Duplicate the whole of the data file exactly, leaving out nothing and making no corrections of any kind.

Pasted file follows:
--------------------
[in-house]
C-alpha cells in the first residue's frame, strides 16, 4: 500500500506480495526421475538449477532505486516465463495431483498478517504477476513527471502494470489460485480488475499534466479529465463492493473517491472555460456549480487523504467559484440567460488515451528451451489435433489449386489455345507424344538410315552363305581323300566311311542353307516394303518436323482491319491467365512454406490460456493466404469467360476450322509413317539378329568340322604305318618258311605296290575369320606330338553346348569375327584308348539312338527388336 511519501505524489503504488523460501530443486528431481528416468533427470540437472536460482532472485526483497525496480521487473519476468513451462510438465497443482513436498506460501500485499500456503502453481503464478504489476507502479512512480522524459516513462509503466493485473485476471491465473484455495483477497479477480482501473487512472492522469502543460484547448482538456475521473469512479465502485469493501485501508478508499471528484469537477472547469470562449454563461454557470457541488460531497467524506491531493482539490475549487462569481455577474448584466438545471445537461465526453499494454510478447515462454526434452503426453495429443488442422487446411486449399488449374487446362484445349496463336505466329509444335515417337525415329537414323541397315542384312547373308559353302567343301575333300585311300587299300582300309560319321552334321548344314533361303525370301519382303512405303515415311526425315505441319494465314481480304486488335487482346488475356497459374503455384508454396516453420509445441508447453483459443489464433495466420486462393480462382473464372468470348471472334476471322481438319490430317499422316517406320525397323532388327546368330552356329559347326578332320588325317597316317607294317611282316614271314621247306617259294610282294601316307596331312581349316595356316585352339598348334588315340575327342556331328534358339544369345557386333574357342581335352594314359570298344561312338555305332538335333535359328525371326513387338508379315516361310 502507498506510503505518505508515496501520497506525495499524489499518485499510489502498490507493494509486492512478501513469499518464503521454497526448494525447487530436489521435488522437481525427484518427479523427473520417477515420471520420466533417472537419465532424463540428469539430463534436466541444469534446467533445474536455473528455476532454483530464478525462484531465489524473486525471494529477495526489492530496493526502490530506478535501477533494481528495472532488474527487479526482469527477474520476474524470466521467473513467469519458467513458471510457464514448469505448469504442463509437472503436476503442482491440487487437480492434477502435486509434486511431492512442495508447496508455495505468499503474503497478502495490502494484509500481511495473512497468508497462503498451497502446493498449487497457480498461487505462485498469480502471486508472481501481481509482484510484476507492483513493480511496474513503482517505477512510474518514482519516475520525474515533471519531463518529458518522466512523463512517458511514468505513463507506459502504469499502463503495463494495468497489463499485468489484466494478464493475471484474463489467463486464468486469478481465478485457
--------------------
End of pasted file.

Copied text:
[in-house]
C-alpha cells in the first residue's frame, strides 16, 4: 500500500506480495526421475538449477532505486516465463495431483498478517504477476513527471502494470489460485480488475499534466479529465463492493473517491472555460456549480487523504467559484440567460488515451528451451489435433489449386489455345507424344538410315552363305581323300566311311542353307516394303518436323482491319491467365512454406490460456493466404469467360476450322509413317539378329568340322604305318618258311605296290575369320606330338553346348569375327584308348539312338527388336 511519501505524489503504488523460501530443486528431481528416468533427470540437472536460482532472485526483497525496480521487473519476468513451462510438465497443482513436498506460501500485499500456503502453481503464478504489476507502479512512480522524459516513462509503466493485473485476471491465473484455495483477497479477480482501473487512472492522469502543460484547448482538456475521473469512479465502485469493501485501508478508499471528484469537477472547469470562449454563461454557470457541488460531497467524506491531493482539490475549487462569481455577474448584466438545471445537461465526453499494454510478447515462454526434452503426453495429443488442422487446411486449399488449374487446362484445349496463336505466329509444335515417337525415329537414323541397315542384312547373308559353302567343301575333300585311300587299300582300309560319321552334321548344314533361303525370301519382303512405303515415311526425315505441319494465314481480304486488335487482346488475356497459374503455384508454396516453420509445441508447453483459443489464433495466420486462393480462382473464372468470348471472334476471322481438319490430317499422316517406320525397323532388327546368330552356329559347326578332320588325317597316317607294317611282316614271314621247306617259294610282294601316307596331312581349316595356316585352339598348334588315340575327342556331328534358339544369345557386333574357342581335352594314359570298344561312338555305332538335333535359328525371326513387338508379315516361310 502507498506510503505518505508515496501520497506525495499524489499518485499510489502498490507493494509486492512478501513469499518464503521454497526448494525447487530436489521435488522437481525427484518427479523427473520417477515420471520420466533417472537419465532424463540428469539430463534436466541444469534446467533445474536455473528455476532454483530464478525462484531465489524473486525471494529477495526489492530496493526502490530506478535501477533494481528495472532488474527487479526482469527477474520476474524470466521467473513467469519458467513458471510457464514448469505448469504442463509437472503436476503442482491440487487437480492434477502435486509434486511431492512442495508447496508455495505468499503474503497478502495490502494484509500481511495473512497468508497462503498451497502446493498449487497457480498461487505462485498469480502471486508472481501481481509482484510484476507492483513493480511496474513503482517505477512510474518514482519516475520525474515533471519531463518529458518522466512523463512517458511514468505513463507506459502504469499502463503495463494495468497489463499485468489484466494478464493475471484474463489467463486464468486469478481465478485457